Play me one more song That I’ll always remember And I can recall Whenever I find myself too all alone I can sing me home.
“Celebrate Me Home” was my dad’s favorite Christmas song. He would play it repeatedly. He would always take every opportunity to do just one extra Christmas thing but every single year, Christmas night he would remark, “Aren’t we so lucky to have so much family to spend Christmas with?”
Maybe it’s because Dad latched on to “Celebrate Me Home” while I was in college when I started traveling for the holiday, but “Celebrate Me Home” has always felt like the journey into the holiday to me and I’m just going to hold it as the anthem in my heart right now. My journey towards bringing myself home is coming to a close but it’s time to start really putting the pieces together of living my life.
Uneasy highway Traveling where the Western winds can fly Somebody tried to tell me But the men forgot to tell me why
This was the thread I’d lost somewhere. I’d been surviving for so long that there was so little space for traditions and time to relish the beauty of the holiday season that I really just wasn’t fully appreciating it. Being far from family at the holidays had changed things but I am so lucky to have a place I love living like Ridgway and a family back in Washington still carrying on the traditions that I had always loved so much.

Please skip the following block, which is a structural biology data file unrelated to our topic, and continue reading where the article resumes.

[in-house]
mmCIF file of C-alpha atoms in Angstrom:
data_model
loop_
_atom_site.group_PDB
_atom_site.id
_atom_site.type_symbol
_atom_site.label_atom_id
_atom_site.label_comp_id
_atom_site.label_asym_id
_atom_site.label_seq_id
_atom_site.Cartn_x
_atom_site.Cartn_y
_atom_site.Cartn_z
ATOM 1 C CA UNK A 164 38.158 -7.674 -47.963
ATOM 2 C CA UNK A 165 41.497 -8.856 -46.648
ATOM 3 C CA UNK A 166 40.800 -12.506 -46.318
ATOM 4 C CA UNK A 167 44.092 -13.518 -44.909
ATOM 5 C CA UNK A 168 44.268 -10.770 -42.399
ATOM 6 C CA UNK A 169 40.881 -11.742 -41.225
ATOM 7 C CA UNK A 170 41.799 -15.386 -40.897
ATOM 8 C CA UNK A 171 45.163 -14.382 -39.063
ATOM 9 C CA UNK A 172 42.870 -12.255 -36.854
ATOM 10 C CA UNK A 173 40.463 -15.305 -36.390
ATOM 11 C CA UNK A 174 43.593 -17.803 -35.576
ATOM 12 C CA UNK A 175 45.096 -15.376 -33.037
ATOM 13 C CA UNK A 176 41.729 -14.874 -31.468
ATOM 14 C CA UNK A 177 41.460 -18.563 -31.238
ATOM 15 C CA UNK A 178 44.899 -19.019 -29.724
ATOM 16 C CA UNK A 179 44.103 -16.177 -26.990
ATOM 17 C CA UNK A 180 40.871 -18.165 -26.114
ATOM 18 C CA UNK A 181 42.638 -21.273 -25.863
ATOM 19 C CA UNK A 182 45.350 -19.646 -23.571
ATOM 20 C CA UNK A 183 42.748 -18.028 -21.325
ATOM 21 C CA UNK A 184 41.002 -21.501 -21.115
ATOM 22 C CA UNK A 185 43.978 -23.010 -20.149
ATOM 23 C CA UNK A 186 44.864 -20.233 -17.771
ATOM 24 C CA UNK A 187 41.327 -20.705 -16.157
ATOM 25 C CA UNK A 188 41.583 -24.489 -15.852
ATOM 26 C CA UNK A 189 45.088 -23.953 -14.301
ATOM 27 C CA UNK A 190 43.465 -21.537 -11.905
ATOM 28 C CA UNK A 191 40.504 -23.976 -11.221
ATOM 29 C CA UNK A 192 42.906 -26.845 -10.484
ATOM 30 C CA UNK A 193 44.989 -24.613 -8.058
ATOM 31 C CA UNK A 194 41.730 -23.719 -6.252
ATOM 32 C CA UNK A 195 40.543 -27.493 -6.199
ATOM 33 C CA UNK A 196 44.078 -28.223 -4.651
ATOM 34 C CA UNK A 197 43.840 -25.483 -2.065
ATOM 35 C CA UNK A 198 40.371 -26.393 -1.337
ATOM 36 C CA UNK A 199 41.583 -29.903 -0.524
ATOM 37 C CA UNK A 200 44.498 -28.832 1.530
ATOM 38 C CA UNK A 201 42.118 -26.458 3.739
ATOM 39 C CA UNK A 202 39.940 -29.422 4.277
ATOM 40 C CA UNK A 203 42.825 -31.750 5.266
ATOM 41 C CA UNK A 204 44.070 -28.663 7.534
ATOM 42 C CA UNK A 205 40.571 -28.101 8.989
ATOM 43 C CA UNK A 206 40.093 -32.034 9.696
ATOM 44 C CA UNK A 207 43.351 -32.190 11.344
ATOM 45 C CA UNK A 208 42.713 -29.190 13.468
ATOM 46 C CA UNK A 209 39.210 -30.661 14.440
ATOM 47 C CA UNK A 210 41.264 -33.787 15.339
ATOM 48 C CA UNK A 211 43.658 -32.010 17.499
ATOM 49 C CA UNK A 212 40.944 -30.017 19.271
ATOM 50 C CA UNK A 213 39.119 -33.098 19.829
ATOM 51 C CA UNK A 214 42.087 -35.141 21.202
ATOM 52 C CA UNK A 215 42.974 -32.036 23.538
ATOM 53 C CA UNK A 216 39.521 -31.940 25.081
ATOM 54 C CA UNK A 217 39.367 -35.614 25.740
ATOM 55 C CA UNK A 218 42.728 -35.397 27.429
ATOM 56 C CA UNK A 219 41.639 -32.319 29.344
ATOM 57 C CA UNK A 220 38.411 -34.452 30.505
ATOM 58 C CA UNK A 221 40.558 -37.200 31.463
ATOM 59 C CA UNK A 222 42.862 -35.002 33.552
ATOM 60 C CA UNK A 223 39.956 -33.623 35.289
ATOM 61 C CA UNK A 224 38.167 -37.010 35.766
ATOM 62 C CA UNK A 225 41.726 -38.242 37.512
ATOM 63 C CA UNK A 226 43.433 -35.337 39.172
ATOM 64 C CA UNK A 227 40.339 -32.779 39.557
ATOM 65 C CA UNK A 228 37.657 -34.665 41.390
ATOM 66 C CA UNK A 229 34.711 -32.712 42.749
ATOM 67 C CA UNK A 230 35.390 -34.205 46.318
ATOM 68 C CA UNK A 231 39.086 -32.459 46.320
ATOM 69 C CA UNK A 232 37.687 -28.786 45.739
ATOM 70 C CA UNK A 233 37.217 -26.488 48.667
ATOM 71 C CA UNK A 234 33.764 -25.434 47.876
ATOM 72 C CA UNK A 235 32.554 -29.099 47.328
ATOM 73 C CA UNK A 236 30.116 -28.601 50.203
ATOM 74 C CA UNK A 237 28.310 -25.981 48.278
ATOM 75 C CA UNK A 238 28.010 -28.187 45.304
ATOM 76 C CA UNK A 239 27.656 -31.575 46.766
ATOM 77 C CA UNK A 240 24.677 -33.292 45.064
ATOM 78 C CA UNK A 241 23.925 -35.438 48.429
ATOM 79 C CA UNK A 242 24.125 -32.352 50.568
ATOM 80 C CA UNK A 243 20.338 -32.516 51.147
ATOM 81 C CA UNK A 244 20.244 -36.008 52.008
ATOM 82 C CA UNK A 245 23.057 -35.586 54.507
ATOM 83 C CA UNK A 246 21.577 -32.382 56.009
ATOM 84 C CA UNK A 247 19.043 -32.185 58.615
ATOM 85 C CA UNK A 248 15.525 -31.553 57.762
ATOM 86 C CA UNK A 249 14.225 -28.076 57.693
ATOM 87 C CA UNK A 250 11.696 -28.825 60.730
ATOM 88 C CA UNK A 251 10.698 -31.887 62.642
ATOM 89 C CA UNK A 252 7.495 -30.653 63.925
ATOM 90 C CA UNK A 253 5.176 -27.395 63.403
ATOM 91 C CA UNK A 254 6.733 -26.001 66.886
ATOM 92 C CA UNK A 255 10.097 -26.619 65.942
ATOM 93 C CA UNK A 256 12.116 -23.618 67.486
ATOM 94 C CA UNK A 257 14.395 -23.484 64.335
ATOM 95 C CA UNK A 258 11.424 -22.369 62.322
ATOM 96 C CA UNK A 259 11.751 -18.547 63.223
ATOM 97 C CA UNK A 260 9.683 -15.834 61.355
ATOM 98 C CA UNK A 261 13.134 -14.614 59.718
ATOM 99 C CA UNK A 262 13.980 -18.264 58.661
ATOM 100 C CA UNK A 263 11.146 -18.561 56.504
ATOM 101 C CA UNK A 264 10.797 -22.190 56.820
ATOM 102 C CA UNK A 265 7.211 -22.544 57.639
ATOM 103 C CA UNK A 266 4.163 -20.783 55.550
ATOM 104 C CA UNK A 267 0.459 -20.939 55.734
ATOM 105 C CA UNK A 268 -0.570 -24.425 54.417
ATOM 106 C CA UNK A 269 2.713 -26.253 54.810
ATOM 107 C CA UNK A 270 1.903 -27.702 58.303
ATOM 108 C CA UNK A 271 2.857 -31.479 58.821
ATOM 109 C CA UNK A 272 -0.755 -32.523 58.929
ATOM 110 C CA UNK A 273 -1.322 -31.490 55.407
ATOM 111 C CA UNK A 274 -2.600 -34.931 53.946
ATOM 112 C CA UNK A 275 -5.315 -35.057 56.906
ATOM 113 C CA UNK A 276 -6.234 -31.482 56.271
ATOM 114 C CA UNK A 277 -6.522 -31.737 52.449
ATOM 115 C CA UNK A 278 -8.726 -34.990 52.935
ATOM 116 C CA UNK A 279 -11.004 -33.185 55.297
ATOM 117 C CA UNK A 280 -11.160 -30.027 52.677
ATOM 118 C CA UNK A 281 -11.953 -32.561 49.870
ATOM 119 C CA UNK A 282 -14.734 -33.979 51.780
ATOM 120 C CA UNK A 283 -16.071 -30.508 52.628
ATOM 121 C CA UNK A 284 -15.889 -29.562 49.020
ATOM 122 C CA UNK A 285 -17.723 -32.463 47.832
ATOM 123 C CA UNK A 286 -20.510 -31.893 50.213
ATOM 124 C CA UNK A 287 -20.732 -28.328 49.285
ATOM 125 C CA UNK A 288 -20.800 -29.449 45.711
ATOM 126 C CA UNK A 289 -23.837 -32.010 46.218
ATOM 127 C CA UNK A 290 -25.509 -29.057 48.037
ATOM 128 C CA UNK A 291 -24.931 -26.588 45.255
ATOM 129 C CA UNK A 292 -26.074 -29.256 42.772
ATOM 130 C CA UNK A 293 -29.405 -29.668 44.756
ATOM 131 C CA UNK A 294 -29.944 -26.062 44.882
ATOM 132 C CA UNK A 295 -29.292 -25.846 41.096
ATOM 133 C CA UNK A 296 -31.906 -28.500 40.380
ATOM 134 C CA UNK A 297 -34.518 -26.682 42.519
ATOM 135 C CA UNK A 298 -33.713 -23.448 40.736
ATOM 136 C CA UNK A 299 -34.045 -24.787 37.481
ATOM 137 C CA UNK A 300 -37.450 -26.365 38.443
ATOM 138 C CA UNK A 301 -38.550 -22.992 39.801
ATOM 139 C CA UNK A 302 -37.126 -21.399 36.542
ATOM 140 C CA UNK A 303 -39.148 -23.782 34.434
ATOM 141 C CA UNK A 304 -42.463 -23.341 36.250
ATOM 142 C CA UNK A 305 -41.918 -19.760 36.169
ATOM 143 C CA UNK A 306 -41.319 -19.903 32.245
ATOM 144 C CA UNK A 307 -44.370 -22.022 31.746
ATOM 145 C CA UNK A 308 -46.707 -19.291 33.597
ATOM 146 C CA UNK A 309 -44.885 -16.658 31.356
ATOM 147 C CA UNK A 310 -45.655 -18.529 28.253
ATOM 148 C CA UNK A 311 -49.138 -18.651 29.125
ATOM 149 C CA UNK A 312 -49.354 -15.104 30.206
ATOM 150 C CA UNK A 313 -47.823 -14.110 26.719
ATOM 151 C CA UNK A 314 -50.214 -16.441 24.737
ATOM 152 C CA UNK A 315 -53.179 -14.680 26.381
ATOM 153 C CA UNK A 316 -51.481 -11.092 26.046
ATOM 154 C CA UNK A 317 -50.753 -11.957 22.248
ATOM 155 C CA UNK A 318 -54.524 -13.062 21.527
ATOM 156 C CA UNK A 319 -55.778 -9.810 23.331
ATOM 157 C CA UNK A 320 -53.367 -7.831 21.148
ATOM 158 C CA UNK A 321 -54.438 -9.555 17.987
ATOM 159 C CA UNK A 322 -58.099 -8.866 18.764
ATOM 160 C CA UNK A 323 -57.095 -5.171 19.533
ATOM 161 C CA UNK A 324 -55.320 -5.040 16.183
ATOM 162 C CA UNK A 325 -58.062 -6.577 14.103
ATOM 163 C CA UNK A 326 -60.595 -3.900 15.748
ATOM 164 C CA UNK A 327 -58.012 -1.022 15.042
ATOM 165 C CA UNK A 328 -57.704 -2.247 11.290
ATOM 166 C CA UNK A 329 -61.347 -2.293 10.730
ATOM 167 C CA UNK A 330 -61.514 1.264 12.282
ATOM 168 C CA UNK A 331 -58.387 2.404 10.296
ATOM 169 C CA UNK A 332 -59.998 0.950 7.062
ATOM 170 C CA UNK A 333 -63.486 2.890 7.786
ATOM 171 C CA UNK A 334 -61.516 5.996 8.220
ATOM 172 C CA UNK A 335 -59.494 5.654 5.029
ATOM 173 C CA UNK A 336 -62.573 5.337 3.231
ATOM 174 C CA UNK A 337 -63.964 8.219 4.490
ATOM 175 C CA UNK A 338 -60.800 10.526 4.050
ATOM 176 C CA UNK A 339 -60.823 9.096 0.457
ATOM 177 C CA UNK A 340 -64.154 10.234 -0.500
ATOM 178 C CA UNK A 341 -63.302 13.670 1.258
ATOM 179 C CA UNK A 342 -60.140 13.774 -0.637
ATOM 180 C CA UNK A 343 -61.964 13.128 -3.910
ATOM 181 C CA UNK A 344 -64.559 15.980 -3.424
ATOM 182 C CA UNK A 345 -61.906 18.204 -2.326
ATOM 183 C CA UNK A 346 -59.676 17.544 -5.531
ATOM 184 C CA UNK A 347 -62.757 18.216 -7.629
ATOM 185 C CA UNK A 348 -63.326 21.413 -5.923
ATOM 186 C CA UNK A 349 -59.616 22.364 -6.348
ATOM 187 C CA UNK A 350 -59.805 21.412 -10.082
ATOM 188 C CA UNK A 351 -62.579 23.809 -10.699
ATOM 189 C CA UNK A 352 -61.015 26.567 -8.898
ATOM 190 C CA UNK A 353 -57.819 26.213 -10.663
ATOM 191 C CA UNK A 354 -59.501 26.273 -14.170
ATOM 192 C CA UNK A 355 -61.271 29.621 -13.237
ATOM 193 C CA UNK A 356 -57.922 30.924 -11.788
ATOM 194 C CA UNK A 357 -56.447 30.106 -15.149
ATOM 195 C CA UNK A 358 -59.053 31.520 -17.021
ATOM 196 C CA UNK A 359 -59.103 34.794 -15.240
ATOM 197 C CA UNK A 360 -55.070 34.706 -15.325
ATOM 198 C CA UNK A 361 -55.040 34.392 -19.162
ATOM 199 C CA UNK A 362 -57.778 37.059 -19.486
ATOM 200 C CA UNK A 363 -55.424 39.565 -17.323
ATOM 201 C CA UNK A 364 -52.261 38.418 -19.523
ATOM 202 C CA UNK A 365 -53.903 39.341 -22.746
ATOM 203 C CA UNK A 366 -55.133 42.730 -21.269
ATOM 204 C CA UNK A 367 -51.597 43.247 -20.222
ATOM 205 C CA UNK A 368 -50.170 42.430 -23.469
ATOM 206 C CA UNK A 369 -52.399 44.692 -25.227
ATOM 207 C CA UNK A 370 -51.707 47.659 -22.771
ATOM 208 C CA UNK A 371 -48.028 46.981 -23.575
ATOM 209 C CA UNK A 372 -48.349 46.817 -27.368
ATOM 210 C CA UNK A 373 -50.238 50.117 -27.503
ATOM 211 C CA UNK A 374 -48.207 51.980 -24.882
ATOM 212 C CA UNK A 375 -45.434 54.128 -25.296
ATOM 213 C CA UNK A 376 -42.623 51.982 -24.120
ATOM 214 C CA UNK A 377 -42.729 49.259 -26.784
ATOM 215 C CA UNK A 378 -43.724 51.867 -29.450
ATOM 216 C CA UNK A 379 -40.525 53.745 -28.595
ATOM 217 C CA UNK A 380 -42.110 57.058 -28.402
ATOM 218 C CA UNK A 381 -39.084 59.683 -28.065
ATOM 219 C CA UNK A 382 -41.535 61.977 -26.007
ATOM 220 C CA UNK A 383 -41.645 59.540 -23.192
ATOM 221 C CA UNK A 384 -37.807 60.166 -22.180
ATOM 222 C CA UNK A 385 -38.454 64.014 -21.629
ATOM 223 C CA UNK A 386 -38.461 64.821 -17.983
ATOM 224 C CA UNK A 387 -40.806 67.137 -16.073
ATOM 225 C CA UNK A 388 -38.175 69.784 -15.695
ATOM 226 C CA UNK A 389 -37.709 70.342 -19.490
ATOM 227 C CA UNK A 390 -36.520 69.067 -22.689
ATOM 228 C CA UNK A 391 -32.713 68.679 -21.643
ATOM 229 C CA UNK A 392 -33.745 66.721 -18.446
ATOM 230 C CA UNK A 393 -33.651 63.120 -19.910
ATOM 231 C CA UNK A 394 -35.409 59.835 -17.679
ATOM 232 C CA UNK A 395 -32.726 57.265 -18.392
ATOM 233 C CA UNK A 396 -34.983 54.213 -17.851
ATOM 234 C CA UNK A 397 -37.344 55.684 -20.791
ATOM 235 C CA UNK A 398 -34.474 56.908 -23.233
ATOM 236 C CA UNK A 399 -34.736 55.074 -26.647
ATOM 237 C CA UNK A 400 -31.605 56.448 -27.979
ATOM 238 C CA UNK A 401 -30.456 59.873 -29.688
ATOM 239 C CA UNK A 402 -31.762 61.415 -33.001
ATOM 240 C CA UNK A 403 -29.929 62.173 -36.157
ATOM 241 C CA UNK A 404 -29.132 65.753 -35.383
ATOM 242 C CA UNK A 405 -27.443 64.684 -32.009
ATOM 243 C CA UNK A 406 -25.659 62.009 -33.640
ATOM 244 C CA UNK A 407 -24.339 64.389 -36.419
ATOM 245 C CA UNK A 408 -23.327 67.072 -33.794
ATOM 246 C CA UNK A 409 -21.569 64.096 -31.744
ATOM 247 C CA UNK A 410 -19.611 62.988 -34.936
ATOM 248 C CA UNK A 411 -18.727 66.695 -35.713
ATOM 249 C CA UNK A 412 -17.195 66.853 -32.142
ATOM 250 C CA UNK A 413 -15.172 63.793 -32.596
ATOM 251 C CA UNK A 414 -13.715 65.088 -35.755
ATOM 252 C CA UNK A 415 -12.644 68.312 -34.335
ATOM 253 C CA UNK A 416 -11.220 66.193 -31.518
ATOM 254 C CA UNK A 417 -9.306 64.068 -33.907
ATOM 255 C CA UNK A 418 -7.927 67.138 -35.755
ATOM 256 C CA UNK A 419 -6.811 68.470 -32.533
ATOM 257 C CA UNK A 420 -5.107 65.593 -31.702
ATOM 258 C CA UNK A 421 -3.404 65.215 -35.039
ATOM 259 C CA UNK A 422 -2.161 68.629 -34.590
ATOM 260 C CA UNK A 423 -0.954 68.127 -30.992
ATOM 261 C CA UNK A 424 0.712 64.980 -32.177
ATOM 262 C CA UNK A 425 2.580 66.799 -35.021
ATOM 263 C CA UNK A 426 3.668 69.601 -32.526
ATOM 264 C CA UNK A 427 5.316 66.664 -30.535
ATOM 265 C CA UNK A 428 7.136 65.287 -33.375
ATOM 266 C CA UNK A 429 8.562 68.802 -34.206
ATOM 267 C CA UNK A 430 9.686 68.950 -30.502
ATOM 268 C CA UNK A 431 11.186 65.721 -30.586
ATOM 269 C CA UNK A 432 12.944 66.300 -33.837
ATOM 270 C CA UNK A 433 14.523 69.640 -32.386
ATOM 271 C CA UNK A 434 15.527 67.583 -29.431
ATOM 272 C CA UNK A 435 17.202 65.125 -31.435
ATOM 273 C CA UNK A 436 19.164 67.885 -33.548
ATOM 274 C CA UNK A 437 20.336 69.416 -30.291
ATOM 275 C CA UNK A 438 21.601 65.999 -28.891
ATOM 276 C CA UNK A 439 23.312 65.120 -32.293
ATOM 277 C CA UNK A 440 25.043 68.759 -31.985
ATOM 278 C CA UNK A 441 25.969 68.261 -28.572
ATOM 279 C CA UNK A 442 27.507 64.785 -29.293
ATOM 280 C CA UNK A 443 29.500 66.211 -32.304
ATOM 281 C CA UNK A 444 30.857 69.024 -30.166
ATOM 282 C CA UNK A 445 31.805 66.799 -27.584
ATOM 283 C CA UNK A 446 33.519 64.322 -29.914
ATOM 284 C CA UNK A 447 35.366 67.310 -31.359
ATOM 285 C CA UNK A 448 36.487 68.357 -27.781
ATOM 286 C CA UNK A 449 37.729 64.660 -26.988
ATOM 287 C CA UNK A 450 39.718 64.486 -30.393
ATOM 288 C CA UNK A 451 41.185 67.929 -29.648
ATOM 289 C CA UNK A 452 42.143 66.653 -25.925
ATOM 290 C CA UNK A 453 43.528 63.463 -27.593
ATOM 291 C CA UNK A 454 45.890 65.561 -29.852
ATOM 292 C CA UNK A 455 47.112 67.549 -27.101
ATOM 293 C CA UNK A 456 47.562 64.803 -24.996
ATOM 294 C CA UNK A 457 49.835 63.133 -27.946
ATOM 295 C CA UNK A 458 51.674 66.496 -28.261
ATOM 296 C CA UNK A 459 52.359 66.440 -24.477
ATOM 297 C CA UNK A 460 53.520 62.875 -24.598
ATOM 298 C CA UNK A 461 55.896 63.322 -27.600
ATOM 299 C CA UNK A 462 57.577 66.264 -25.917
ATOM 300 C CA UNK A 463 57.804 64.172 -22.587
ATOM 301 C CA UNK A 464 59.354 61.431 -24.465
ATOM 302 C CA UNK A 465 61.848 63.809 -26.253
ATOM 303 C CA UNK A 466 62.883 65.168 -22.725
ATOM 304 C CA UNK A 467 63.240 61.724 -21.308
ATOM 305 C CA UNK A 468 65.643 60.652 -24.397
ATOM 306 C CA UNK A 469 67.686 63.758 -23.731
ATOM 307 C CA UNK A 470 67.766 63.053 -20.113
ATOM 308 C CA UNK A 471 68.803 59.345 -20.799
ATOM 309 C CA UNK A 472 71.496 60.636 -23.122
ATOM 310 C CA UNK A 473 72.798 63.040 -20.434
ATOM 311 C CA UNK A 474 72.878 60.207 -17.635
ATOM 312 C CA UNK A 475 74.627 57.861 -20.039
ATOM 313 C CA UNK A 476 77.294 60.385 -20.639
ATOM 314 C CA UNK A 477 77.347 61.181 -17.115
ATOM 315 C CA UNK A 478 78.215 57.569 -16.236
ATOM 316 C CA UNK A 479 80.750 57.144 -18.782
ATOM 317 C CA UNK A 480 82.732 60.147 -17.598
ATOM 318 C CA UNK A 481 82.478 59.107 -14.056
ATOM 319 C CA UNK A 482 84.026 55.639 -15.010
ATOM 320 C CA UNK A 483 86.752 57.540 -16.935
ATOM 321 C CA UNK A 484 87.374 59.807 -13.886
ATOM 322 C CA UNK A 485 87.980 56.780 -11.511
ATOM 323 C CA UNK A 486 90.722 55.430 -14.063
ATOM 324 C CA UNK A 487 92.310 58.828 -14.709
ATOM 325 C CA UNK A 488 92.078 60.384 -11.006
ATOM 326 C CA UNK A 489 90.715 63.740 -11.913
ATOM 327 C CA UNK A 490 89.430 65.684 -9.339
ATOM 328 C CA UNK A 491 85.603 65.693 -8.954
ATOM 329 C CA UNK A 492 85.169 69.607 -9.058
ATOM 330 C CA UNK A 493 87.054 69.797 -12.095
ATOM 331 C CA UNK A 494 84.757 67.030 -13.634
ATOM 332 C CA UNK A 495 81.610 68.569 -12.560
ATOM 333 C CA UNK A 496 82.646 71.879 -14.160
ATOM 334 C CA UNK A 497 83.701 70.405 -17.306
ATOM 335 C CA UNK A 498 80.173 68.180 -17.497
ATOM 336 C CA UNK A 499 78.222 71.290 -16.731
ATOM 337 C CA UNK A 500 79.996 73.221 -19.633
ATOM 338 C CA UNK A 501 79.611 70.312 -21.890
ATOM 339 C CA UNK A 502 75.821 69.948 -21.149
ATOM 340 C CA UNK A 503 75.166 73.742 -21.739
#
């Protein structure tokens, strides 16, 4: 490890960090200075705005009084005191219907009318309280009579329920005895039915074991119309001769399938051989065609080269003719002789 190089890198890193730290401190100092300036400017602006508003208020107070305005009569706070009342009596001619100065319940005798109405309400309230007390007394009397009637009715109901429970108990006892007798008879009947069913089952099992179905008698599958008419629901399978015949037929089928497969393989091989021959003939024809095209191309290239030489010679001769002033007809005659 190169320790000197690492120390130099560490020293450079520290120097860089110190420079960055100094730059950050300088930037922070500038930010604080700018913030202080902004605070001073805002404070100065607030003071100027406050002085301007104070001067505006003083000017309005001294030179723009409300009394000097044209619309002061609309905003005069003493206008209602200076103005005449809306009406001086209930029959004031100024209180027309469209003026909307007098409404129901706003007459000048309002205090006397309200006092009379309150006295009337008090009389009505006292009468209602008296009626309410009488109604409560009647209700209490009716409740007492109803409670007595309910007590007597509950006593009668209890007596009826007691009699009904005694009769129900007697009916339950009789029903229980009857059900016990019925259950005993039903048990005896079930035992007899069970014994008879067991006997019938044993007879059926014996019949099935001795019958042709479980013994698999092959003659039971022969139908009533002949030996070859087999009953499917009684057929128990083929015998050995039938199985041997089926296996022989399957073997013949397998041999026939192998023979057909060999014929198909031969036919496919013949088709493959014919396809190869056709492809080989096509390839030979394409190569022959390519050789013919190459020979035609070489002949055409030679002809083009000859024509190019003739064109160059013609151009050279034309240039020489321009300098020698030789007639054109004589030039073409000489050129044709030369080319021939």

The familiar melody flooded me with feeling. Who am I to be a Scrooge? In the space of three weeks, I will celebrate my new home with myself, Sprocket and a Christmas tree. I’ll celebrate Christmas with my family in Washington then return to settle into the house and celebrate New Years with Ridgway. Then, to put the icing on the cake, I get to welcome my Ridgway family to my new home.
I gotta count on being gone, Come on home, come on daddy, Be what you want from me, I’m this strong, I’ll be weak
Which all brings me here to this moment, I’ve got a honey whiskey spiked peppermint tea propped in the crook of one arm that I can’t reach because Sprocket’s head is propped on the other shoulder begrudgingly letting me type my feelings out here. I dug out the charger for my speaker so I could bathe the shed in Christmas music. The tears keep coming. I know the next weeks are going to be hard, sweet, stressful, exciting, and exhausting.
I can hardly picture what living in a house will actually feel like but I can see myself adapting Clark Grizwold to fit our situation: “Sprocket, we’re kicking off our fun old-fashioned family Christmas by heading up Red Mountain in our 4-wheel drive sleigh…” Back home, I’ll wrestle the tree into the stand, laughing about how small alpine tree trunks are, and trim it with lights, my grandmother’s Shiny Brite ornaments, and tinsel.
Please, celebrate me home, Give me a number, Please, celebrate me home Play me one more song, That I’ll always remember, I can recall, Whenever I feel too all alone, I can make believe I’ve never been gone I never* know where I belong Sing me home.
*How lucky am I to have a place to belong? ♥